Listen

The most important thing to do is to listen to a child as they speak about what they are feeling. Let them express themselves in any way possible. If this means drawing or speaking, let them do so without judgement. Do not tell them about similar situations you have gone through unless they ask specifically, since you do not want to turn it into a conversation about you. One thing to remember is not to push a child to tell you how they feel…just encourage them.

Let Them Cry

Another very common thing that adults do is try to keep a child from crying. They try to distract them from their grief, but this is not the best option. You want the child to start the healing process as soon as possible and this can only happen if they acknowledge the grief. If you are not sure how to go about this situation with a child, reach out to a Dale City, VA funeral home for guidance.

Answer Questions

A child will probably have many questions after the death of a loved one. It is vital that you do your best to answer them as honestly as you can. Many people try to give children answers that will make them feel better, but which are not necessarily true. This can create an issue later on. Avoid this by being as open as possible when they start asking questions.

Involve them in Process

If they want to be involved in the funeral or memorial, let them. Many people think that by not letting children go to funerals they are protecting them, but it can have the opposite effect. To begin the healing process, a child needs to understand what happened and find closure and seeing the funeral can make that possible.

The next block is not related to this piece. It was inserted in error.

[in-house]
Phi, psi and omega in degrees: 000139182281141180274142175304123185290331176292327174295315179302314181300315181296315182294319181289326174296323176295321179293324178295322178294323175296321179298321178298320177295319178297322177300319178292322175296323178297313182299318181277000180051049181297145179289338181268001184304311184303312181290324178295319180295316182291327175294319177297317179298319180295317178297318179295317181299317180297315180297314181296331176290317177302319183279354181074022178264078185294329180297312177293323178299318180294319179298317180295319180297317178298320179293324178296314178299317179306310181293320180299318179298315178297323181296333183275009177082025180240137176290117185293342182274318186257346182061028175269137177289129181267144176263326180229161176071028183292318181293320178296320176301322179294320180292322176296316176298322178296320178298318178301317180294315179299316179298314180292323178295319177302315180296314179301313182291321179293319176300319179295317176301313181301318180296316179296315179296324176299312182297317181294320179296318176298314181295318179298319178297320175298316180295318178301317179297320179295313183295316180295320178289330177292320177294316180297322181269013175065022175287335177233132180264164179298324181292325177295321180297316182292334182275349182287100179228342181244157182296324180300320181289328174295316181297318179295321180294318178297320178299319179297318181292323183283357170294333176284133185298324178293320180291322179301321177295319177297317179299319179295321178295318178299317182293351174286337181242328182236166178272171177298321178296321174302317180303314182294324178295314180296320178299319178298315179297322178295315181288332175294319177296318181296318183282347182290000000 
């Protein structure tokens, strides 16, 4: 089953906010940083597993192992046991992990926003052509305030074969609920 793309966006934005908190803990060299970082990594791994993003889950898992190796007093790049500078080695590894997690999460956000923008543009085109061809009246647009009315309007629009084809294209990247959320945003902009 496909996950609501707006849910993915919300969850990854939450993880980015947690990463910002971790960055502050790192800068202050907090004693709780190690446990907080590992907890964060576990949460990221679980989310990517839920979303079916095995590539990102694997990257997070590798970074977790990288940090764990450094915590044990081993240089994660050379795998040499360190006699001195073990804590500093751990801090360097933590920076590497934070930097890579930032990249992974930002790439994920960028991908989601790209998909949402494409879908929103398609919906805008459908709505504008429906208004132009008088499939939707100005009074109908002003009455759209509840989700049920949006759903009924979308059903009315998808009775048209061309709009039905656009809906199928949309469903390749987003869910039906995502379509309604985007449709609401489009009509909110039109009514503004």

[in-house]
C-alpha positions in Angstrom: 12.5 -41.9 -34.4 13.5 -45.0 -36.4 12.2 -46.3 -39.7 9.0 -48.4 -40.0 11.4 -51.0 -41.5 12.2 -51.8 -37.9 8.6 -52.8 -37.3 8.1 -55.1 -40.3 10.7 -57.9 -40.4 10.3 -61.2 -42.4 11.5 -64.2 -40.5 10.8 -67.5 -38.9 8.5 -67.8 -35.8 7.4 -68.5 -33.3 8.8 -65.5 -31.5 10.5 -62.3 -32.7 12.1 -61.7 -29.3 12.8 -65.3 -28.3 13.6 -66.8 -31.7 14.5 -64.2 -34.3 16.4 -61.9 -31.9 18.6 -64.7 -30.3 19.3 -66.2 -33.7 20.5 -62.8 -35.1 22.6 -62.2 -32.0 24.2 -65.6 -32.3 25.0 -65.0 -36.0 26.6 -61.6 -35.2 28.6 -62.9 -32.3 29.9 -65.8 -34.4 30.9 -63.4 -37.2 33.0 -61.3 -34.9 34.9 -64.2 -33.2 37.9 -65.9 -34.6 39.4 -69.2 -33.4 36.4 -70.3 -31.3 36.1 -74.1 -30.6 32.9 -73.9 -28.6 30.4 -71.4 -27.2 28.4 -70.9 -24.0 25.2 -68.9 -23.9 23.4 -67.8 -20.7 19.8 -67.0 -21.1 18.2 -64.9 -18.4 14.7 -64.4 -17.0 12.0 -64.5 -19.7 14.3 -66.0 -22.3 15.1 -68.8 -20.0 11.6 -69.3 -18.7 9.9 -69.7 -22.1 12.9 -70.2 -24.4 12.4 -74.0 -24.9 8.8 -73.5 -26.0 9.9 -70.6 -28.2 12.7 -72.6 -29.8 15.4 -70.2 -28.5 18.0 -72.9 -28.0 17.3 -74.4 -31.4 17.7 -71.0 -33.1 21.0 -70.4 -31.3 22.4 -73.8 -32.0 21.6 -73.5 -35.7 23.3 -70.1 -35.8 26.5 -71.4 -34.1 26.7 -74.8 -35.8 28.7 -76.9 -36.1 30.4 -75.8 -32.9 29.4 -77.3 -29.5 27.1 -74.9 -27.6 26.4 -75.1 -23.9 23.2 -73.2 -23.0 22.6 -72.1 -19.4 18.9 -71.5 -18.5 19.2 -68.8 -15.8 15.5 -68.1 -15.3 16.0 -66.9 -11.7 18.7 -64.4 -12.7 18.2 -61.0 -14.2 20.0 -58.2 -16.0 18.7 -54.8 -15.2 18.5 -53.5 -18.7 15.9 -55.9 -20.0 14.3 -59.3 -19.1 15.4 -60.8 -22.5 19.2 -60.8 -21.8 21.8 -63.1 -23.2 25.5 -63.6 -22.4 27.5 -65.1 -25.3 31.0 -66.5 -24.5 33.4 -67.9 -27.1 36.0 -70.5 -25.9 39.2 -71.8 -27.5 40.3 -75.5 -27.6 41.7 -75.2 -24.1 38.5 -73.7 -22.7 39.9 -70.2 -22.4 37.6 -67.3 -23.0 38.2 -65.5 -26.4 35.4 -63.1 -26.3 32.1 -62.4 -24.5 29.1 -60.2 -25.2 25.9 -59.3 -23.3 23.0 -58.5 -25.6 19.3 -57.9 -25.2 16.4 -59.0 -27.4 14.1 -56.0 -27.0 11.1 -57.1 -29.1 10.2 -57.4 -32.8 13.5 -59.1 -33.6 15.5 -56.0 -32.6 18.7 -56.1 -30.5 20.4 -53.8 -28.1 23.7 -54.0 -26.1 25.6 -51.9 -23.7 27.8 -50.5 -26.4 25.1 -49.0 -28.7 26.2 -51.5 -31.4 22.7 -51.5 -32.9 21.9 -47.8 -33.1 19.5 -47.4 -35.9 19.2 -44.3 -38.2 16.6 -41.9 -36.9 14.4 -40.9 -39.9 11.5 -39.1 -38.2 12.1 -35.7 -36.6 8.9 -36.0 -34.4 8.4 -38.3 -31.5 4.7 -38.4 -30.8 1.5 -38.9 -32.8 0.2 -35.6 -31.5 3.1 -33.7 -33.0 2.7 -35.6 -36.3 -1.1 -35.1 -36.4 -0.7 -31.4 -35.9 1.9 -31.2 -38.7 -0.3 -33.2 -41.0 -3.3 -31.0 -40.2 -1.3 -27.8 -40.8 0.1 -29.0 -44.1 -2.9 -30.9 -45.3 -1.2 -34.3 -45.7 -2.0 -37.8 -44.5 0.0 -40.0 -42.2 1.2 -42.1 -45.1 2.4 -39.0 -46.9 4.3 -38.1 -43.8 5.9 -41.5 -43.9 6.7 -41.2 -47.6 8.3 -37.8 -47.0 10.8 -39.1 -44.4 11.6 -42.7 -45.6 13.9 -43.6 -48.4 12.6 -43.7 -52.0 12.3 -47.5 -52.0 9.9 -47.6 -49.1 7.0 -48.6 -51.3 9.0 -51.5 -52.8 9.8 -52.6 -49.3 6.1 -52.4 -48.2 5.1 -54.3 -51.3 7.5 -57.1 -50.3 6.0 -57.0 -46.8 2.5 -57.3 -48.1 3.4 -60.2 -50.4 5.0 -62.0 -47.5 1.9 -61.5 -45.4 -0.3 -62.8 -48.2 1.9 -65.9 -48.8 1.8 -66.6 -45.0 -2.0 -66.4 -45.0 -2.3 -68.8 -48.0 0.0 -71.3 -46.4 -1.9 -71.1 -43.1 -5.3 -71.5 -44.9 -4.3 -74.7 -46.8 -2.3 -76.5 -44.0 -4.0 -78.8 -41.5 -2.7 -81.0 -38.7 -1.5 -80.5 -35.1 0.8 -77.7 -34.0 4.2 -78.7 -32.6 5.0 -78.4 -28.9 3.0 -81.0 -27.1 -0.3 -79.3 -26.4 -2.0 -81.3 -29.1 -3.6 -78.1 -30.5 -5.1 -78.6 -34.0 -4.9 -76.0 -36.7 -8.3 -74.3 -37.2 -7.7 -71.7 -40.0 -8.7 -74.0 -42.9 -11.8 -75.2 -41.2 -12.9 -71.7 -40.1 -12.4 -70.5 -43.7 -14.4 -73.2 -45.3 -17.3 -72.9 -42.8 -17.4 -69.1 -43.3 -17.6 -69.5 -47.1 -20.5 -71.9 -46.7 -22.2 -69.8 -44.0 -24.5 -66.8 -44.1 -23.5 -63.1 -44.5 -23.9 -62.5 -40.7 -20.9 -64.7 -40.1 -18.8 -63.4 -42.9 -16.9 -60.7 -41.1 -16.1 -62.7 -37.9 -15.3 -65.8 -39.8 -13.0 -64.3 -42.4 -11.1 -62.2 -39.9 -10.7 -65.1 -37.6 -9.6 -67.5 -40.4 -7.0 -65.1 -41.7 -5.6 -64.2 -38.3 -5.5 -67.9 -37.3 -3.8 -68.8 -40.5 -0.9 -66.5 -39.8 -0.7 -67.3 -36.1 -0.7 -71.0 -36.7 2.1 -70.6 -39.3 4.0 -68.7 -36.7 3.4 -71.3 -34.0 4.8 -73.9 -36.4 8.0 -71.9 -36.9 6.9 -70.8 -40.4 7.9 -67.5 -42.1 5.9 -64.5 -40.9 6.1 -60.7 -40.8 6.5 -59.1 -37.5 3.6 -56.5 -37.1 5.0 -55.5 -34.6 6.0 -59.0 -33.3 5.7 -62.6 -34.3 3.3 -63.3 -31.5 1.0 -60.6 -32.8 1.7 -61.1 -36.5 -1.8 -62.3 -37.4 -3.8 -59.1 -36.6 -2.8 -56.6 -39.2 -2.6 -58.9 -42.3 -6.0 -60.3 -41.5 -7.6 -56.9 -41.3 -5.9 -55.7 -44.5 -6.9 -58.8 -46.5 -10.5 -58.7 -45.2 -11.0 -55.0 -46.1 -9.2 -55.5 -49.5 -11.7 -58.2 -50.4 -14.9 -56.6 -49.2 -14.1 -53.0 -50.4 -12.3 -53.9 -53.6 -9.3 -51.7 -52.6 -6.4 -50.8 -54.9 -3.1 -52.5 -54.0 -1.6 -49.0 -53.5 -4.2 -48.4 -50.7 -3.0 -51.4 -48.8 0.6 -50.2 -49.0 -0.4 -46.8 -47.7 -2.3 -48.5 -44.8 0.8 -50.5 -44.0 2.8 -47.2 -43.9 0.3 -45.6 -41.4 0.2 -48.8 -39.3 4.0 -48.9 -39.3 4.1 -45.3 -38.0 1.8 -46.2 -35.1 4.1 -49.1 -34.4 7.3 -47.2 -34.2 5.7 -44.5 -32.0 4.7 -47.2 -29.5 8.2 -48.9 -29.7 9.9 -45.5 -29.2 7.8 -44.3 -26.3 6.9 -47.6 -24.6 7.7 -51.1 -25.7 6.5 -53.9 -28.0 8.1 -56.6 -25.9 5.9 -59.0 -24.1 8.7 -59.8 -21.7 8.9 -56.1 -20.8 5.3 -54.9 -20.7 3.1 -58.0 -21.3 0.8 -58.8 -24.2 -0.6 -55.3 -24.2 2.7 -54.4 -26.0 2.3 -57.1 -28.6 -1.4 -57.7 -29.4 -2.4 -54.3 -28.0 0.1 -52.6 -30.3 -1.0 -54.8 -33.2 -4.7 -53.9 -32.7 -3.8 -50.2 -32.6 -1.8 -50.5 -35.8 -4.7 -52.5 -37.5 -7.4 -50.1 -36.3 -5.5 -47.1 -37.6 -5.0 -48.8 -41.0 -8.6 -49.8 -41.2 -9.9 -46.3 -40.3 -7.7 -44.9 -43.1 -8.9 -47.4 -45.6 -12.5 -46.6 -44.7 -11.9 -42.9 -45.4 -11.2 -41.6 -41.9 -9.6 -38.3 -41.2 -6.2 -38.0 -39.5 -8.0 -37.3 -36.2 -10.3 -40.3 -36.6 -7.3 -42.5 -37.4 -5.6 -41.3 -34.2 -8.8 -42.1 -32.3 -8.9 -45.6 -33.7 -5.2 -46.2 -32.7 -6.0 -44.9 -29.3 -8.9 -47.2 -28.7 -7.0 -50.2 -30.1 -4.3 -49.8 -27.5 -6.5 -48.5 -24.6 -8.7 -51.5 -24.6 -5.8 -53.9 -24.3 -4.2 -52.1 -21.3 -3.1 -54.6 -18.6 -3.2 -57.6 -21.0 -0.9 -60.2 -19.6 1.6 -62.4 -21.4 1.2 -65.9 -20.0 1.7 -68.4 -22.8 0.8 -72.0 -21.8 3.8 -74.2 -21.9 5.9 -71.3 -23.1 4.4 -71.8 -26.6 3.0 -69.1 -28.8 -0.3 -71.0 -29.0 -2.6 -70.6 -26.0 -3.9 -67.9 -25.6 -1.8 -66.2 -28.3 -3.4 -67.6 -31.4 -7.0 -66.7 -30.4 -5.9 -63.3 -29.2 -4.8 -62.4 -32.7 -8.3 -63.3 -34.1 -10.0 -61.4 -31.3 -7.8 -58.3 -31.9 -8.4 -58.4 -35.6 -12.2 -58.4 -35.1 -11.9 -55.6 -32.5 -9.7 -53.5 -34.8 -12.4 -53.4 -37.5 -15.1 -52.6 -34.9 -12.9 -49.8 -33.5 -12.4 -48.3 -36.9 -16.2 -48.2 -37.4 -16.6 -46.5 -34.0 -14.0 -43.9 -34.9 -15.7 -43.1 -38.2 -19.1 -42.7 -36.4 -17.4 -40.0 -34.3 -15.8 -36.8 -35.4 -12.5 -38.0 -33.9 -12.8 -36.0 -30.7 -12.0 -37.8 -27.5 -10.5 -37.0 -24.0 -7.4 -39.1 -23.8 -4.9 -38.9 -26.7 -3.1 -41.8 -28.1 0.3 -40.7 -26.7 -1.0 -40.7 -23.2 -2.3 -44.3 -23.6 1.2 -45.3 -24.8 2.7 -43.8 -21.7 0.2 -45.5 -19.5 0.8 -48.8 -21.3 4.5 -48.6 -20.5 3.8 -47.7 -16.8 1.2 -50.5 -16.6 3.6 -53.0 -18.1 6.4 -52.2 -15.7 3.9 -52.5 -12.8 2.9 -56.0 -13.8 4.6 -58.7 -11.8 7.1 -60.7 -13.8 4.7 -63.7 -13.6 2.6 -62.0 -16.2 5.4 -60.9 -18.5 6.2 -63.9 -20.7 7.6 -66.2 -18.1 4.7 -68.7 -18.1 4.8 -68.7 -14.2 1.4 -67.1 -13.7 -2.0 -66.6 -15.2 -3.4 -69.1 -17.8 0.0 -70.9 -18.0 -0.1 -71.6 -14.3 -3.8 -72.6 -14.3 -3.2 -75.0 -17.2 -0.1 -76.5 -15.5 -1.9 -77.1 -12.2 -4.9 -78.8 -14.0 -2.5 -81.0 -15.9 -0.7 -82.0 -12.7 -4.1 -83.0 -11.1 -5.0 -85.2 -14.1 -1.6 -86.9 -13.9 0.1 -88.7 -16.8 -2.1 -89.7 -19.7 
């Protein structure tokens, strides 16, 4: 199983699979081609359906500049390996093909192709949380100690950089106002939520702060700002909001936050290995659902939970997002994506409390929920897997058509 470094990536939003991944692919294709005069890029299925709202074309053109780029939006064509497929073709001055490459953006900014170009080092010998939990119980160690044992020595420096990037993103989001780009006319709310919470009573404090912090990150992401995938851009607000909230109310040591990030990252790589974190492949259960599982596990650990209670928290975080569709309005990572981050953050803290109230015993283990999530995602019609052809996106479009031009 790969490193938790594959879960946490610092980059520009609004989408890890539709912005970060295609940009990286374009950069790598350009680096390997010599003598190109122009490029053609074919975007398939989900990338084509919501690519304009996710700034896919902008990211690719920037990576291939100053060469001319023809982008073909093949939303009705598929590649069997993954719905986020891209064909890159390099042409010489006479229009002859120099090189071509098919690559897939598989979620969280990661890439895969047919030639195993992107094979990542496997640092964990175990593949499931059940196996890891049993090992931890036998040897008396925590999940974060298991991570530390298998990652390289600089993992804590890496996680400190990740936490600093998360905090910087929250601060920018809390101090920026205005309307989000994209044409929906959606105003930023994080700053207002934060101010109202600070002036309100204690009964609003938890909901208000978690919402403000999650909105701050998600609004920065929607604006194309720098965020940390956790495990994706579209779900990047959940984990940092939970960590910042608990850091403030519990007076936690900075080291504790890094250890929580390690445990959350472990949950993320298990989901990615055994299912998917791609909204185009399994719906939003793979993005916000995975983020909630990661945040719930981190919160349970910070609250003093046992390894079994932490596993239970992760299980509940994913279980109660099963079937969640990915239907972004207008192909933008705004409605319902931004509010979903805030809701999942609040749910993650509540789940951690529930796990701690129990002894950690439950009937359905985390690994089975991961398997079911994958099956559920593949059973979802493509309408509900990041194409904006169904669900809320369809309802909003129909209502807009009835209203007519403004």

All of these tips can make it easier for a child to find their way through grief after a loved one dies. Shielding them from a death is not always a good idea, so you want to take the time to be honest with them and listen to what they have to say. Let them express themselves in any way they feel is right in order to begin the healing process. Speak to an expert to help you with this by reaching out to Morrissett Funeral and Cremation Service, located at 6500 Iron Bridge Rd. Richmond, VA 23234. Call us at 804-275-7828.

The “Big Why”

The Big “Why”?

She is surrounded by family as her tired, frail, ninety-five-year-old body can no longer go on. Her family grieves, yet, understands. Another family receives the shocking word that their fifty-two-year-old husband and dad dies suddenly from a heart attack. The disbelief and sudden grief are real, but they understand. Traffic accidents, drownings and cancer take so many lives. But there is one death that is perhaps the most difficult with which to deal. When a suicide occurs, those left behind are faced with the “Big Why?”. It is a question that may never be answered with understanding or certainty. One of the greatest influencers of suicide is Post Traumatic Stress Disorder. We are seeing a steady rise in the numbers of our veterans who succumb to suicide as a direct result of PTSD.

Over the years, I have embraced survivors of suicide. They carry the “Big Why?” with them all the time. And that question is so often accompanied by guilt. The guilt resulting from feelings that they somehow should have been able to see it coming; that, in hindsight, there were tangible signs and indicators of the person’s suicidal path. It’s the, “(Big) Why did I not see it coming?”